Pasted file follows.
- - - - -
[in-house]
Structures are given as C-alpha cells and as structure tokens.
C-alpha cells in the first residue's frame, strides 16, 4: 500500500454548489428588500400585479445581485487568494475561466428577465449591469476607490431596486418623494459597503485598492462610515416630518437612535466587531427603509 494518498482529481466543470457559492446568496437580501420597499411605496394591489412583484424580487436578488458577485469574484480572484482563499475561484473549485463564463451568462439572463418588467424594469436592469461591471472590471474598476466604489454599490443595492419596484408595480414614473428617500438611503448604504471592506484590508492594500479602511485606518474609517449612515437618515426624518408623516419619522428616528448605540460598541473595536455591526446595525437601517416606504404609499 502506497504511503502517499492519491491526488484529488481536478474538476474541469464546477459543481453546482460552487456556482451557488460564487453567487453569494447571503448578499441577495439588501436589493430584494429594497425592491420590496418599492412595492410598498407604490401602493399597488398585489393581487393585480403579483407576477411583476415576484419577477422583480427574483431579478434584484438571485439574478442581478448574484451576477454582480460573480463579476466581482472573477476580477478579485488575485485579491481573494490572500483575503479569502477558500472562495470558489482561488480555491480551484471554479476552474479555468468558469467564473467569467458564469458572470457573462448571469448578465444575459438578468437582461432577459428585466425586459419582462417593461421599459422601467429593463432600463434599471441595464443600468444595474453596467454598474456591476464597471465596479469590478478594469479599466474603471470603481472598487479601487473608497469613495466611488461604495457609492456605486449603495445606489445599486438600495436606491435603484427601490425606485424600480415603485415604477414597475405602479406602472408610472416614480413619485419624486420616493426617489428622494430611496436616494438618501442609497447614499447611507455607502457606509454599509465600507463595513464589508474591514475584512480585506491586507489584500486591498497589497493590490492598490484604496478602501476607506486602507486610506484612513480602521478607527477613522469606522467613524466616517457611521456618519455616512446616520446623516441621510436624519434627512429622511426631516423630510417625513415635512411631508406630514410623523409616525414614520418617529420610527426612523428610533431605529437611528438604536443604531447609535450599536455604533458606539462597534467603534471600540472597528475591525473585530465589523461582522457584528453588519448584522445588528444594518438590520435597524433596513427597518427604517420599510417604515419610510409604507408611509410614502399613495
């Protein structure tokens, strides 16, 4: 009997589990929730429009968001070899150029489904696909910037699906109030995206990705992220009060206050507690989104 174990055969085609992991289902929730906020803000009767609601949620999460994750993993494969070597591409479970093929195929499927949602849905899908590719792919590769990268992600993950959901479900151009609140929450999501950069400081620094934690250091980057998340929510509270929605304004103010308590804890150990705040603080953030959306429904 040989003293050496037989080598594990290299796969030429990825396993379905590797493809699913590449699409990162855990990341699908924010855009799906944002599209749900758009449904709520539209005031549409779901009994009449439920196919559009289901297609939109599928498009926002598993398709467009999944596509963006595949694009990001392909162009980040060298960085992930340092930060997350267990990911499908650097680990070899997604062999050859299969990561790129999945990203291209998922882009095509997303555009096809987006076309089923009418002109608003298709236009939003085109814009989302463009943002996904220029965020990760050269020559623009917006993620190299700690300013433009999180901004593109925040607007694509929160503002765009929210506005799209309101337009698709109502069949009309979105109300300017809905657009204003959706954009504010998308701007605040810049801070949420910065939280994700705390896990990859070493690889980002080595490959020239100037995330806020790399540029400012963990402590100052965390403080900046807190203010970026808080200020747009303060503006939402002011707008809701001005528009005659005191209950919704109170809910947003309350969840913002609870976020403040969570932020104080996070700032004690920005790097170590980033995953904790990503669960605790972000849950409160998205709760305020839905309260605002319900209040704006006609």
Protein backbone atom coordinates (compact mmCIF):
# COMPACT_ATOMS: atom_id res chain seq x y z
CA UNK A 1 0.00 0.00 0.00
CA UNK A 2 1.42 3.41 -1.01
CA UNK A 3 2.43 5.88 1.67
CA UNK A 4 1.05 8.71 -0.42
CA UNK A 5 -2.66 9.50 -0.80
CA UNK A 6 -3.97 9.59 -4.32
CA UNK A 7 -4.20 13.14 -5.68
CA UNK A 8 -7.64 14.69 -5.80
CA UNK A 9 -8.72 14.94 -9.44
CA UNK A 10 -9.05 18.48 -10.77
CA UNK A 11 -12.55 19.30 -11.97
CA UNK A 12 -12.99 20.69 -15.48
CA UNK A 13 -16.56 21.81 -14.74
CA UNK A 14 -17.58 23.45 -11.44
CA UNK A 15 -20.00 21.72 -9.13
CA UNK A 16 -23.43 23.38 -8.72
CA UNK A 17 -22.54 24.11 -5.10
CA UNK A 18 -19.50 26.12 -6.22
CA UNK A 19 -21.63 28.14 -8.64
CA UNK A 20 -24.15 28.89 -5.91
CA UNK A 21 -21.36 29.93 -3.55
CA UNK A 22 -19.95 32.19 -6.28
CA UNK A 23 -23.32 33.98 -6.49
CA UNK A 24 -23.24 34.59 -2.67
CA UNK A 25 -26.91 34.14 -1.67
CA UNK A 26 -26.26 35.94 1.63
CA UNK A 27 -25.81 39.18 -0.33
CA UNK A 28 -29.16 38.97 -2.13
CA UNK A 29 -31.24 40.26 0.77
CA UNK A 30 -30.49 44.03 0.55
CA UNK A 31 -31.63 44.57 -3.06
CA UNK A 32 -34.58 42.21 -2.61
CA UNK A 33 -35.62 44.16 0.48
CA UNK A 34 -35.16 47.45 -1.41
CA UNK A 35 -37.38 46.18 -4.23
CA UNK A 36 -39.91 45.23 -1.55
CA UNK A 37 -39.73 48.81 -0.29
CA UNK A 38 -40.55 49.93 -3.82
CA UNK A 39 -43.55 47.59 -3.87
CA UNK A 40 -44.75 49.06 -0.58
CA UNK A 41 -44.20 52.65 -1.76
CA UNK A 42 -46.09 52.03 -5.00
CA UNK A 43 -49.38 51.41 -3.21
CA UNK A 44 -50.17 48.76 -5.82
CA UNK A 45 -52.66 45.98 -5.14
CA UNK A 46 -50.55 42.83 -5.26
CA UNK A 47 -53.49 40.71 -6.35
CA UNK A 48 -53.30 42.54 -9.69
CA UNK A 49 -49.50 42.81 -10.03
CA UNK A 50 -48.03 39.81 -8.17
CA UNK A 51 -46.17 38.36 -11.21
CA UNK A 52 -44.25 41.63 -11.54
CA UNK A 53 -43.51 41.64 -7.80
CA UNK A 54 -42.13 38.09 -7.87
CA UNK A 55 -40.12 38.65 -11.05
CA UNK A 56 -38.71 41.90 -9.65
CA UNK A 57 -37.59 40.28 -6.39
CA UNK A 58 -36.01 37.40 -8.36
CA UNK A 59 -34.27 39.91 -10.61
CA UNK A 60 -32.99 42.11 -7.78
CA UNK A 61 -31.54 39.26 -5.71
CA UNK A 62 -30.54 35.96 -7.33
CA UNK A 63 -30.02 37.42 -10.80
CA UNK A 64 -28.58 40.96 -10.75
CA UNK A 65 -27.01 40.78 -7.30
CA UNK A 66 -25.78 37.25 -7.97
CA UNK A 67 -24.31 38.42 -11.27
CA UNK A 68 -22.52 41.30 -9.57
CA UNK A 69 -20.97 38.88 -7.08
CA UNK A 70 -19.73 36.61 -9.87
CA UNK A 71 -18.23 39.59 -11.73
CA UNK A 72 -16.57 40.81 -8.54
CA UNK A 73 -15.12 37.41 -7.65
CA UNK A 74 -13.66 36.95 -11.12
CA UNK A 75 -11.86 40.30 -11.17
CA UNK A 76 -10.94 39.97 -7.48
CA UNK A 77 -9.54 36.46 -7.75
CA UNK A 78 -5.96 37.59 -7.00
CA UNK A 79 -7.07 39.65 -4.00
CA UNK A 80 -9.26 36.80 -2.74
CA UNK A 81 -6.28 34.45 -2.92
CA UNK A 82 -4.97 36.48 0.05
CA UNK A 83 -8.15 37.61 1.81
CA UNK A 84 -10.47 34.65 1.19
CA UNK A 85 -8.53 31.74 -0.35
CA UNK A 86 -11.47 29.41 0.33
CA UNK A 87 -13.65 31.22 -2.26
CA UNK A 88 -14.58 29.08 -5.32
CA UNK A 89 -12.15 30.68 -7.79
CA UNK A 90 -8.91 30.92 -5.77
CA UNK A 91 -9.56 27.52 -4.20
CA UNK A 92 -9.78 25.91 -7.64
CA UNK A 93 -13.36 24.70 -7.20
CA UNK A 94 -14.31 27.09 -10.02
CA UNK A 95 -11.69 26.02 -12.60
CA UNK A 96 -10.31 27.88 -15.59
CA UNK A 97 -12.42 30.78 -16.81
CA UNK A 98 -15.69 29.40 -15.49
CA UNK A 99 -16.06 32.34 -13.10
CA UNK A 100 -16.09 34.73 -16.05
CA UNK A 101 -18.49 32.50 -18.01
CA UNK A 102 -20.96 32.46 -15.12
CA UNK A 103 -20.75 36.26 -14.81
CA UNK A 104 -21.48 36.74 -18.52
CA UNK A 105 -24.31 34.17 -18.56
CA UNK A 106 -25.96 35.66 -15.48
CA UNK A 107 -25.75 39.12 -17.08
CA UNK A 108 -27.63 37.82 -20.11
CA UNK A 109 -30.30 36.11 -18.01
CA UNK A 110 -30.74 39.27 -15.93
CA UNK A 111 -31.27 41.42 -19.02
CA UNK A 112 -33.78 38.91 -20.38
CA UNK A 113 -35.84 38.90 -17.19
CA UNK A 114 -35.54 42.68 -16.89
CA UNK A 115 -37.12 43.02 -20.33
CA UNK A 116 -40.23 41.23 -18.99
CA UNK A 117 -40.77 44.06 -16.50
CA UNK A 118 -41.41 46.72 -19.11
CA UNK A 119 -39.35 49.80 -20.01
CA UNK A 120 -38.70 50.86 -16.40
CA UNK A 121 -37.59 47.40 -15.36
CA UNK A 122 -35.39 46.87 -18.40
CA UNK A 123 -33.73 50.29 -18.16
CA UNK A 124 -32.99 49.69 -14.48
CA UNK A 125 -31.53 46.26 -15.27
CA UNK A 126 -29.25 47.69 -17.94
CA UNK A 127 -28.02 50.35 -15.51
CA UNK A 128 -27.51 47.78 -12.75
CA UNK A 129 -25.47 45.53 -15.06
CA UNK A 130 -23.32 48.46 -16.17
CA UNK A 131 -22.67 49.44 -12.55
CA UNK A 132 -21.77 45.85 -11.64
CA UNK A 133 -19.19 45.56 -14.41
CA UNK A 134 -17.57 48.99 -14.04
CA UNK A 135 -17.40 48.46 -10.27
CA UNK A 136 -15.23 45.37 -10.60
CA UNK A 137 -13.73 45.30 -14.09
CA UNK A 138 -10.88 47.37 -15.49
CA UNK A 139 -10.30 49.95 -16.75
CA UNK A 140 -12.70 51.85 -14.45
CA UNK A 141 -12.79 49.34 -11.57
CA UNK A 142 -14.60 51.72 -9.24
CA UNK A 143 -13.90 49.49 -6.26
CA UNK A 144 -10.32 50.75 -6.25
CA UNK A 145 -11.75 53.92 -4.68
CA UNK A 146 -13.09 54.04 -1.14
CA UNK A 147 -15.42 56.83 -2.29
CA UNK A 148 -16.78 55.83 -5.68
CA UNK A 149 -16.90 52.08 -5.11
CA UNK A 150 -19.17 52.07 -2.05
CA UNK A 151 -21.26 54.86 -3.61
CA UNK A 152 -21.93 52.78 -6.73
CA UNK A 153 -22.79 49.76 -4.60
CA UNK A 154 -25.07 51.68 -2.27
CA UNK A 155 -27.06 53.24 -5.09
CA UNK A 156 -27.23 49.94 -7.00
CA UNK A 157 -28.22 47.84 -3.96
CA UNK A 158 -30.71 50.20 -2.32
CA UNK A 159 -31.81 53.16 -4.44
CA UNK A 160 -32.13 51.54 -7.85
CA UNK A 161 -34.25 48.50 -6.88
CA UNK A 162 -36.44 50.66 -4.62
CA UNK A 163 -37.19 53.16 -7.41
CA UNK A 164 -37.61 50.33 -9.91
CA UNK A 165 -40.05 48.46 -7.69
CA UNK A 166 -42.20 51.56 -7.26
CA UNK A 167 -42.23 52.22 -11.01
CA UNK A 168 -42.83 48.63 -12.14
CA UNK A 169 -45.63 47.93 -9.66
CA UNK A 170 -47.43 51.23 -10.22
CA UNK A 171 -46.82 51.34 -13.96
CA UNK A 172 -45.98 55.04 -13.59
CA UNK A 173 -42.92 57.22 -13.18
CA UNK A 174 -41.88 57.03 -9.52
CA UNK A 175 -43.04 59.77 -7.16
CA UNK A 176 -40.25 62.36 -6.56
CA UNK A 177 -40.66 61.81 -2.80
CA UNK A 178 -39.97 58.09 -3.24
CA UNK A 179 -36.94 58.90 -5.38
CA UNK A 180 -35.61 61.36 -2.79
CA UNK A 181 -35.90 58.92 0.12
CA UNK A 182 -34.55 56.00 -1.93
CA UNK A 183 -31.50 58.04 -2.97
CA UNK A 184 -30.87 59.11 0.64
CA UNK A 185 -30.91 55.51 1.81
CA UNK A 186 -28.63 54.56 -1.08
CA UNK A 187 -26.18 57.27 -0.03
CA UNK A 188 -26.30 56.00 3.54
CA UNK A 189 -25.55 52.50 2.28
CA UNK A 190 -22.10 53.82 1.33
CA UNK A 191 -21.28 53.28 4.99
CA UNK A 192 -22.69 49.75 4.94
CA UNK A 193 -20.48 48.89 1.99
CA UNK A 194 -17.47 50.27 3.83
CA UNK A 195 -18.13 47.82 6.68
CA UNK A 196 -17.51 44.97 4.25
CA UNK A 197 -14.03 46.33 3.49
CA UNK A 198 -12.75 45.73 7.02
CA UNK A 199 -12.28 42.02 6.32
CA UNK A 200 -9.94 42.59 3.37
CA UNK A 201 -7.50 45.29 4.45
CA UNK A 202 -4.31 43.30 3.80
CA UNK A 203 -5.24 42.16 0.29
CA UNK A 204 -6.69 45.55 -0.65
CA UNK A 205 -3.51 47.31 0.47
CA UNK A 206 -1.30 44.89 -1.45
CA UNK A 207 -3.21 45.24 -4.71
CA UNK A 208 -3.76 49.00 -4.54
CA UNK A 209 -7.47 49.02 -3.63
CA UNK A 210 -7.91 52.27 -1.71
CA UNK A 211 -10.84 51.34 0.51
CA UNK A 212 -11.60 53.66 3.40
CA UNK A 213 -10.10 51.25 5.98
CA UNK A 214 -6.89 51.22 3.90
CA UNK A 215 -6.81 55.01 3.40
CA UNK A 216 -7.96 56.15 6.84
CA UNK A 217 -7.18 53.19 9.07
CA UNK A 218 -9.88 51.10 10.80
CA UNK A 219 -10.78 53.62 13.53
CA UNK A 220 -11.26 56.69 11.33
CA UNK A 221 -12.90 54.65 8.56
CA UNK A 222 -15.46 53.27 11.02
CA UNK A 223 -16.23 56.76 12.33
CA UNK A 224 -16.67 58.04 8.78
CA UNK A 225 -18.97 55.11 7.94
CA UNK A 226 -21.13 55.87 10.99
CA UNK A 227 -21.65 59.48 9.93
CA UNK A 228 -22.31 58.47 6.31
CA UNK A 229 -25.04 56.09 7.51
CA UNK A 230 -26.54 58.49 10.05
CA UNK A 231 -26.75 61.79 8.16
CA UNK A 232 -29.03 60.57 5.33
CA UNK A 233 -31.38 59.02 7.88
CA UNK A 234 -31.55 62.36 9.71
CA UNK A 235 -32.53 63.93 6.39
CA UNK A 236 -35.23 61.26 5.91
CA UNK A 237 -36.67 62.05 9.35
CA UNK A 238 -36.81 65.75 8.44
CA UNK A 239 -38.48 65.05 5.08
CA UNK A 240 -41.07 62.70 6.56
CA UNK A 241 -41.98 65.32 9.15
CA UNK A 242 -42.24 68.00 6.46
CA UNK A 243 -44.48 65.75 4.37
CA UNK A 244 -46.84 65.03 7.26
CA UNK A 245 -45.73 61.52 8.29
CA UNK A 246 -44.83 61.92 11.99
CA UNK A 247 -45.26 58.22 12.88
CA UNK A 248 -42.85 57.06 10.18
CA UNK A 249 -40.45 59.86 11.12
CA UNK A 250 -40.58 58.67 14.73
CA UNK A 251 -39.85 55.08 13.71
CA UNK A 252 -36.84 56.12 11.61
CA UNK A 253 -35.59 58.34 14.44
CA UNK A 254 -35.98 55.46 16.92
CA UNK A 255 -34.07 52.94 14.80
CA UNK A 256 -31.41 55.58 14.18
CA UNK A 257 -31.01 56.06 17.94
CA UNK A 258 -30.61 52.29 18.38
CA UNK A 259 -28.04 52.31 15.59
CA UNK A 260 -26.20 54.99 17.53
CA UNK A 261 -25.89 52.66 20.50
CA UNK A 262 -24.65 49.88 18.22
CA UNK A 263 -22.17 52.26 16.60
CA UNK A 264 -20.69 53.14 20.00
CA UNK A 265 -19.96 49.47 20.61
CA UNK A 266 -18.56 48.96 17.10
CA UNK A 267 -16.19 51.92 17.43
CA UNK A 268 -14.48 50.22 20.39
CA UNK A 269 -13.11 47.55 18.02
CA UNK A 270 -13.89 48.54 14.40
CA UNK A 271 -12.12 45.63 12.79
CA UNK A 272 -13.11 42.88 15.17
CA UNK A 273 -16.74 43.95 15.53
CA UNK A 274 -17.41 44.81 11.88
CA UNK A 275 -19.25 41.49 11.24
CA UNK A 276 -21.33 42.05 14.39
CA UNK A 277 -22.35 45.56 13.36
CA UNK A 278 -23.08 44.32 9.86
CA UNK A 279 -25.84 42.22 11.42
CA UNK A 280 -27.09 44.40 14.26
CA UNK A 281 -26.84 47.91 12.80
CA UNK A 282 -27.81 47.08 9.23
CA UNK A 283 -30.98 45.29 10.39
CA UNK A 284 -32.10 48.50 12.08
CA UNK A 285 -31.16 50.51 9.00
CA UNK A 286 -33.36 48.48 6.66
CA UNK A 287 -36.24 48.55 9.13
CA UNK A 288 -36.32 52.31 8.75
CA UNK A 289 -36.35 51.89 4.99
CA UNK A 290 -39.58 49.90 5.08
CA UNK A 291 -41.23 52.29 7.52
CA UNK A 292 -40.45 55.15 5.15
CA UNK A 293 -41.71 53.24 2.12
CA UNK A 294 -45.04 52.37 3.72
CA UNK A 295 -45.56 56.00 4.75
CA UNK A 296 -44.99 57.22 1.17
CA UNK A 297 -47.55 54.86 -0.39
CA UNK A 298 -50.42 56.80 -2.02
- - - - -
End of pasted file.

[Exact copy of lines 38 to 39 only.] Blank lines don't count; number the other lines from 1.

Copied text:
CA UNK A 32 -34.58 42.21 -2.61
CA UNK A 33 -35.62 44.16 0.48